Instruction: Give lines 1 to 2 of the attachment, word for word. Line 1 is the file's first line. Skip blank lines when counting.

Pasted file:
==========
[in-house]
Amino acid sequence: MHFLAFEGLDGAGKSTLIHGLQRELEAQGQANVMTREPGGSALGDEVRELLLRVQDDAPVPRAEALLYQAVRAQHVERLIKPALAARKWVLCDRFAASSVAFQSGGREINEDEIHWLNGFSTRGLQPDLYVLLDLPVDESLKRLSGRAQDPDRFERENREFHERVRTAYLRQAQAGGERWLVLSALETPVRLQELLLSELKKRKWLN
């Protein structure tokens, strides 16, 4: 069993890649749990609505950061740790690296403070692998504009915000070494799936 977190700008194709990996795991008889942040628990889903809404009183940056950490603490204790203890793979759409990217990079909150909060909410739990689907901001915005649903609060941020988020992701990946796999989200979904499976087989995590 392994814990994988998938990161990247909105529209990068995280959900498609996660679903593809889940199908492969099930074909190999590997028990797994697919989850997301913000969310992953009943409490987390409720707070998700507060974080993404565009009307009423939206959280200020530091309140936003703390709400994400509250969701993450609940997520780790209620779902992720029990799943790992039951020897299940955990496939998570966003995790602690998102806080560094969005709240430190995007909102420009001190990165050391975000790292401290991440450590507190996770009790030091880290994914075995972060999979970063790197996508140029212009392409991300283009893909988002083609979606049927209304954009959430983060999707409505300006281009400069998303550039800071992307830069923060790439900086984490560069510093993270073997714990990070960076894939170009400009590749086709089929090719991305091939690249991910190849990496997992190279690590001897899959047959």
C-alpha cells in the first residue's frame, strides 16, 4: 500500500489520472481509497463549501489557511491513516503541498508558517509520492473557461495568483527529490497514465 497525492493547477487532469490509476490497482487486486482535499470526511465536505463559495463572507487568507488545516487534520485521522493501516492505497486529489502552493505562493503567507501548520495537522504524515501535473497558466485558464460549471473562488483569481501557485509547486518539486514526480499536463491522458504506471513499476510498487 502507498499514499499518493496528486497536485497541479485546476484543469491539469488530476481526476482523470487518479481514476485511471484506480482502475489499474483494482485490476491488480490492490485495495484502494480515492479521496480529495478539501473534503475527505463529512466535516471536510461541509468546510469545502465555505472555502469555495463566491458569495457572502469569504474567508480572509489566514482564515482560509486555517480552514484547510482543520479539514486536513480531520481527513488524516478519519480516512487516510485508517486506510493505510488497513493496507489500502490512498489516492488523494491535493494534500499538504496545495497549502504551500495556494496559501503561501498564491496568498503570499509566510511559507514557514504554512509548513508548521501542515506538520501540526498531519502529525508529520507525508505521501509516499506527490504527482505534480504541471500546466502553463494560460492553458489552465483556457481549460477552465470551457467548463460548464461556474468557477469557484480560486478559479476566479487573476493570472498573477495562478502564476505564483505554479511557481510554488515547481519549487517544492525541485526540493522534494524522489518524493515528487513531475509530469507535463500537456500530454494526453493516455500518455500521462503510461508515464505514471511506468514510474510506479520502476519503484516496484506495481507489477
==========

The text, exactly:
[in-house]
Amino acid sequence: MHFLAFEGLDGAGKSTLIHGLQRELEAQGQANVMTREPGGSALGDEVRELLLRVQDDAPVPRAEALLYQAVRAQHVERLIKPALAARKWVLCDRFAASSVAFQSGGREINEDEIHWLNGFSTRGLQPDLYVLLDLPVDESLKRLSGRAQDPDRFERENREFHERVRTAYLRQAQAGGERWLVLSALETPVRLQELLLSELKKRKWLN